Parents’ experiences of neonatal surgery

Pregnancy after finding out something is wrong with the baby

Having a baby diagnosed with a condition that would need surgery had a major impact on the rest of pregnancy. Women we spoke to felt as though they were on a different pathway - it was like being “bumped off the normal course of pregnancy” (Claire)

There were parents who did try and enjoy their pregnancy and tried to make it as normal as possible.

I felt, I felt okay, at times obviously it crosses your mind and you worry and you think oh this is a big thing going on here we’re gonna have a poorly baby when he’s born. But again I still enjoyed being pregnant it didn’t take over which, which is surprising actually when I look back but basically I just focused on all I can do is look after myself and grow him and it’s, I’ve done my bit basically, that’s all I can do” Ally

When Amy’s friends held a baby shower for her, she said “it was the first and maybe the only time that it felt like a normal pregnancy”. She also made a point of asking for scan pictures and keeping them in an album, and asking staff not to tell her the sex of the baby so it would be a surprise.
Fiona and Mike, on the other hand, wanted to know the sex so they could look forward to having a little girl. 

Hayley said, “I actually enjoyed being pregnant…it was quite an easy pregnancy, apart from all the scans.” But many women said that they did not really enjoy the rest of their pregnancy. There were frequent visits to the hospital for scans of their baby, and they were closely monitored. They felt anxious about the baby inside them, and about the surgery he or she would need after birth. Some found it very hard carrying a baby they didn’t know would survive. Alison said she worried the whole time. “You just don’t really know what the outcomes going to be. You hope for the best and you hope that the operation’s going to be fine….it was a very worrying time for us.” Amy felt that her pregnancy became very medicalised, and as if her own needs as an expectant mother became “lost”.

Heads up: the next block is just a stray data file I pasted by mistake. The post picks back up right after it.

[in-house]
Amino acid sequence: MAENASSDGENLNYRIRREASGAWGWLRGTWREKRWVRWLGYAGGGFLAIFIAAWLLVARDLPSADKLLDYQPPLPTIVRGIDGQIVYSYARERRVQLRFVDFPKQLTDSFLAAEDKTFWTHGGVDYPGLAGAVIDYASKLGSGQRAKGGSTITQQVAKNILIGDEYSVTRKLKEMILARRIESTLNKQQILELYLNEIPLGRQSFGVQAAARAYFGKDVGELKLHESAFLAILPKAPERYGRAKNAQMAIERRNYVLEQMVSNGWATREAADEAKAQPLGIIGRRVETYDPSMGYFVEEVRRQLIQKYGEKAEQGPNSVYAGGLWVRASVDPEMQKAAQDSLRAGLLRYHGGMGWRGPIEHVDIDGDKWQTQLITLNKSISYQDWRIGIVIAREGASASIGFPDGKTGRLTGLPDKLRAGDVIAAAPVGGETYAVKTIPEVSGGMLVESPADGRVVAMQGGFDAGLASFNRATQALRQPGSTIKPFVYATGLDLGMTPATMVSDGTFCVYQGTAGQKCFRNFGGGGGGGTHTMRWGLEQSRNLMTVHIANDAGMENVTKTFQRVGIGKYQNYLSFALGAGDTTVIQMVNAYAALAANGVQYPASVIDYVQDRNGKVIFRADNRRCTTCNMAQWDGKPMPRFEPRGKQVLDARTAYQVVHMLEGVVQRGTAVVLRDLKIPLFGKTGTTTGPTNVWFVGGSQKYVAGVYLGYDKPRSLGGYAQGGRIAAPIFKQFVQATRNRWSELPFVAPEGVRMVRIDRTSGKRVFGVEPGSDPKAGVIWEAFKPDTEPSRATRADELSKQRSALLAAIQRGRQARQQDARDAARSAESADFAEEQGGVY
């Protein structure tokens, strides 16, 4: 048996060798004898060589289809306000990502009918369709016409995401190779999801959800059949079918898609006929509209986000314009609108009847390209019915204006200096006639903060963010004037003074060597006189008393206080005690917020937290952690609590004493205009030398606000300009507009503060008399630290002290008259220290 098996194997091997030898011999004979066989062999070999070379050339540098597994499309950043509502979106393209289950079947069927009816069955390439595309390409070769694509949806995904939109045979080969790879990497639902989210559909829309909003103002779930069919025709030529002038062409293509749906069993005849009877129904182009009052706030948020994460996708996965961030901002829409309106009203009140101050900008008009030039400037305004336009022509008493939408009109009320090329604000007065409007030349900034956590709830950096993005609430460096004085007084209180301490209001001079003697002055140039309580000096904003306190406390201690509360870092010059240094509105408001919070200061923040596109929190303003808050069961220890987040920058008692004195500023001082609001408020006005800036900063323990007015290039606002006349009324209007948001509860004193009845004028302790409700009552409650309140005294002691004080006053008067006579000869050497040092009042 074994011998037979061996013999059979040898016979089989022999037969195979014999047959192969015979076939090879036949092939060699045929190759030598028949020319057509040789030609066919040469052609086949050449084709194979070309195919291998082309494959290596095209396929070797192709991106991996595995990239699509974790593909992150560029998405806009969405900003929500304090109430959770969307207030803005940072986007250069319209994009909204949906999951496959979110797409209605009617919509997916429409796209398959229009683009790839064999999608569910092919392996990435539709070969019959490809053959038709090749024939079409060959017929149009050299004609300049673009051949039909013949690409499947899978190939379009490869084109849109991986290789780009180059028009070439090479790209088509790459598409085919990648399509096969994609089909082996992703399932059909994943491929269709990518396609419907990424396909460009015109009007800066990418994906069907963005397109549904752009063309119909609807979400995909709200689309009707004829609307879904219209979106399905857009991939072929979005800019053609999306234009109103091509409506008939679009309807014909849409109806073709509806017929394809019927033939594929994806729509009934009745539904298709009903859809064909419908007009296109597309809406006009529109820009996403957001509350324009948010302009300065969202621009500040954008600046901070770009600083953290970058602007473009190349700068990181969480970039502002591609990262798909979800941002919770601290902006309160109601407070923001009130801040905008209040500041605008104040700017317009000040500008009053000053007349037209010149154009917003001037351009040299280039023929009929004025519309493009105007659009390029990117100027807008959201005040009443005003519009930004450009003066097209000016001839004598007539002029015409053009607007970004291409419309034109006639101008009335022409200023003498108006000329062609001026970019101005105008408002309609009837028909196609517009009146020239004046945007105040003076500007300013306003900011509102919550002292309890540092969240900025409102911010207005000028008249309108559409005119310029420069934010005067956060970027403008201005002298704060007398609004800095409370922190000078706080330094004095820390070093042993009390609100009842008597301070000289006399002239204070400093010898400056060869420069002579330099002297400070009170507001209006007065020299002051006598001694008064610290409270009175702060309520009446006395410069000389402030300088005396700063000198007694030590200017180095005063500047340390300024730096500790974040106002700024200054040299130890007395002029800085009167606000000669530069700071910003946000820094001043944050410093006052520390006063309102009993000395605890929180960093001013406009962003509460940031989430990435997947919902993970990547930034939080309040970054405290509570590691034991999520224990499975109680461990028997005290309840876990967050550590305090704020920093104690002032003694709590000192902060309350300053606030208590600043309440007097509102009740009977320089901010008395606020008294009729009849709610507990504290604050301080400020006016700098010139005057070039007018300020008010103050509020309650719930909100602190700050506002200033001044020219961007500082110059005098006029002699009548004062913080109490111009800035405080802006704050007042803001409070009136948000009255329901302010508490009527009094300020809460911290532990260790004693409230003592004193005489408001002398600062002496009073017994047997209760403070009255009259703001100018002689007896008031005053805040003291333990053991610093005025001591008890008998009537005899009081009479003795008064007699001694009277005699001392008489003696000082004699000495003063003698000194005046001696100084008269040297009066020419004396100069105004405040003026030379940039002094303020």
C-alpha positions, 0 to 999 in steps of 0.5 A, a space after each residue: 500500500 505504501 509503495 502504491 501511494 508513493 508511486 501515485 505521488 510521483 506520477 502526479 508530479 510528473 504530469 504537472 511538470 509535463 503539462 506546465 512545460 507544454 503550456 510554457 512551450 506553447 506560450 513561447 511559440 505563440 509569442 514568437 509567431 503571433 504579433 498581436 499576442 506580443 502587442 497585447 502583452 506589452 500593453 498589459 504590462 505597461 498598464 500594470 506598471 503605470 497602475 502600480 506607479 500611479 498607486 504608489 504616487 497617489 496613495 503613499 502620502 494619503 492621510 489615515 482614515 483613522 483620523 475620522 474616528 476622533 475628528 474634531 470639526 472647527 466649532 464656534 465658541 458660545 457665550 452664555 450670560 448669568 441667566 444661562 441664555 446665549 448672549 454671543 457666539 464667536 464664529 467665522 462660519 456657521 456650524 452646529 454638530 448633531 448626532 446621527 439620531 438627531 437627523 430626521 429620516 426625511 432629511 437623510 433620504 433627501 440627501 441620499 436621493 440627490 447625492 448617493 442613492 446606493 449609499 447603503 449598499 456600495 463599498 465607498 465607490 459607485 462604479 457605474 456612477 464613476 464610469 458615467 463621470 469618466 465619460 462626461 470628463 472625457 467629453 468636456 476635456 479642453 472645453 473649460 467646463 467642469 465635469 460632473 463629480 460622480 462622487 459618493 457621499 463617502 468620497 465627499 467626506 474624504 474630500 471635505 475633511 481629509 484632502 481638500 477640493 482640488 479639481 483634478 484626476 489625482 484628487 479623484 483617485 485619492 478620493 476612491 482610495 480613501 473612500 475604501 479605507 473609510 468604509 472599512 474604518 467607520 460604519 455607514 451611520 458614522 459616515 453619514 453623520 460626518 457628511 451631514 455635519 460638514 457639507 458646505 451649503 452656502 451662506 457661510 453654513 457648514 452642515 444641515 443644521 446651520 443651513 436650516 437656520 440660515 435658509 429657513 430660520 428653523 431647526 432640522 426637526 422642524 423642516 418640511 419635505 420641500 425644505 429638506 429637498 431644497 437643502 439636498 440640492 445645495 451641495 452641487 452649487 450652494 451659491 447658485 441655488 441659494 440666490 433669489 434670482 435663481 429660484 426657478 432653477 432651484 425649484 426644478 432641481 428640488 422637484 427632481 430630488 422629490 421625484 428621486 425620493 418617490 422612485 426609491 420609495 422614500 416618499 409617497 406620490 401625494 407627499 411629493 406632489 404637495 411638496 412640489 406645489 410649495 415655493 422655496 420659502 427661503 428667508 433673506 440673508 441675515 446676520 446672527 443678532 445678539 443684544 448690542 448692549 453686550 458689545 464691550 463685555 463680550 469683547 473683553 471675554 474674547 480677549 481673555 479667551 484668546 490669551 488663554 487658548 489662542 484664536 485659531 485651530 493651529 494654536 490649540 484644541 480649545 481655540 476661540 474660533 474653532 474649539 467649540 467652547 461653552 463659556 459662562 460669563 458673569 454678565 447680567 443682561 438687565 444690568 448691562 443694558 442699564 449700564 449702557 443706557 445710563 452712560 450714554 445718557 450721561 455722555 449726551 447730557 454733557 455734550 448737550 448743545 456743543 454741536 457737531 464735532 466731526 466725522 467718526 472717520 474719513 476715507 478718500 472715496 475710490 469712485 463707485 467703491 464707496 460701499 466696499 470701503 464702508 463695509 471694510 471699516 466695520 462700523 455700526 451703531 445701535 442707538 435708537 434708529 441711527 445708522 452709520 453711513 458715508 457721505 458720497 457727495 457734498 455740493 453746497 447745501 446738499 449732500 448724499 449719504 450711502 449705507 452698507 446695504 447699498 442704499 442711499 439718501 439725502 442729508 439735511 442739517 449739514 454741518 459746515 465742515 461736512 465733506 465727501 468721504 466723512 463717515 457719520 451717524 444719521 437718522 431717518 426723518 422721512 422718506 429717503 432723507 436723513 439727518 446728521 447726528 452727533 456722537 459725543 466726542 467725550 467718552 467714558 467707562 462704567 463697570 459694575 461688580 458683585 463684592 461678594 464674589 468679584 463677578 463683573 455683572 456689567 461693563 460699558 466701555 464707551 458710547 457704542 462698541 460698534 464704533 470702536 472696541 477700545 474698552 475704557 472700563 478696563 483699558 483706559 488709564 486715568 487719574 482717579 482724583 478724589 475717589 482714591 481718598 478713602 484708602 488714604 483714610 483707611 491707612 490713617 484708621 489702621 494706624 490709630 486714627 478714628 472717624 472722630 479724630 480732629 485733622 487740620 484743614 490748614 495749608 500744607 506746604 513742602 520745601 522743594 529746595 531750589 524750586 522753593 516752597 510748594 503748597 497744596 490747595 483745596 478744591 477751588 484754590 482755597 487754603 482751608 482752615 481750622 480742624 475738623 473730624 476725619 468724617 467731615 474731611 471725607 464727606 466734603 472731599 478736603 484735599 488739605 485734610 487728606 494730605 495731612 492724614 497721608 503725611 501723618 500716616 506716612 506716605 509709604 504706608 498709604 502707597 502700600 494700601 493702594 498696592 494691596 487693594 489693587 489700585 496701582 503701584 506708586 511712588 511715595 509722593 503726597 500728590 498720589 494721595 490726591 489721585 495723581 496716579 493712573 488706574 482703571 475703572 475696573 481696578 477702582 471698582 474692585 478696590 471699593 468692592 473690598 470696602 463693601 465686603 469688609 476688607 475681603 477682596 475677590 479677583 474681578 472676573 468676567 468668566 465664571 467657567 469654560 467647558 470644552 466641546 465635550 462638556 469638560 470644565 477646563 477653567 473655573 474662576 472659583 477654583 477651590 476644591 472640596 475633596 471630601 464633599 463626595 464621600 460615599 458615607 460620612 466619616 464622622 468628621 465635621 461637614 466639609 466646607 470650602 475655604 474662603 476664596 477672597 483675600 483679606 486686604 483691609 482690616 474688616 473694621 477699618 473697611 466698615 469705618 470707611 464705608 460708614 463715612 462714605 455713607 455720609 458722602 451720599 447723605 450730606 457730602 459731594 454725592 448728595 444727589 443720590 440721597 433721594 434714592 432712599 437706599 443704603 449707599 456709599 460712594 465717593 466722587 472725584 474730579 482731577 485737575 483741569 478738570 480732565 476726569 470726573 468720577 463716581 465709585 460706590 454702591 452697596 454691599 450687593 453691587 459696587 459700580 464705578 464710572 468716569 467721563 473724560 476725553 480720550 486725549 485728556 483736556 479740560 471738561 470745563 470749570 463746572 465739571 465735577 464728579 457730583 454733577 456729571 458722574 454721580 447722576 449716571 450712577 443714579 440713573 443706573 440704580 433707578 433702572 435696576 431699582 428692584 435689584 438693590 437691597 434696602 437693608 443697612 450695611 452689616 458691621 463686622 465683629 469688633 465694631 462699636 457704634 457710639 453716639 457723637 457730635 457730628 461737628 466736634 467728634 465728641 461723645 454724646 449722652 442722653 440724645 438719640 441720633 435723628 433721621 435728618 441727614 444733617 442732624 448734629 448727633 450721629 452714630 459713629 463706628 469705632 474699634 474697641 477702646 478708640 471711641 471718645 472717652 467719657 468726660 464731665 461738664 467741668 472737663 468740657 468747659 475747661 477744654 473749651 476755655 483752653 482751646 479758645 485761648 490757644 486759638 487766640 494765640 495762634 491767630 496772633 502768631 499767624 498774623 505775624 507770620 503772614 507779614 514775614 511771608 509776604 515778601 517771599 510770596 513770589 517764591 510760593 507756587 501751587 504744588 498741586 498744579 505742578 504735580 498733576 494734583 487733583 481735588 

Gathering as much information as possible was important to parents during their pregnancy. Amy needed to have as much information about her daughter’s exomphalos* as she could find, as it helped her cope.
Parents could find dealing with other people’s reactions hard during their pregnancy. Often family and friends didn’t know what to say and were unsure how to respond. Jane and her husband decided that writing a blog during their pregnancy was a way of updating people, helping them feel involved, without having to talk about it all the time (see ‘Communicating with friends and family when a baby needs neonatal surgery’).
Support from family and their partners was very important in helping the women we spoke to get through their pregnancy. Sally-Anne drew strength from her partner and mum, although still felt she there were not enough support networks in the hospital for her. Although some relatives themselves found it hard and weren’t able to offer so much support. Louise said of her mum, “she worries about everything and she, she really had a hard time dealing with it.” It was also hard for parents to manage the expectations of family, particularly when there were older siblings, excited about the new arrival.
Mothers often found the anticipation and worry about their unborn child and what lay ahead very hard. They talked about never feeling able to relax, finding it “traumatic”, and “horrific”. Barbara said, “I was a wreck” and Louise felt “exhausted”. Ally was terribly worried through the rest of her pregnancy, but tried to focus on looking after herself as well as she could, as the best thing she could do for her son.
Some women felt they were suppressing their feelings. Amy discovered that she needed counselling, others talked about how they just tried to battle through. Shanise said she “just put her feelings on hold”. 

Anna said she didn’t really feel she coped very well, but had to keep going.

*Footnote definition:

Exomphalos
An abdominal wall defect, that occurs when the baby’s tummy wall does not develop fully in the womb. Some of the baby’s intestines and sometimes other organs such as the liver, develop outside the tummy and are covered by the umbilical cord.

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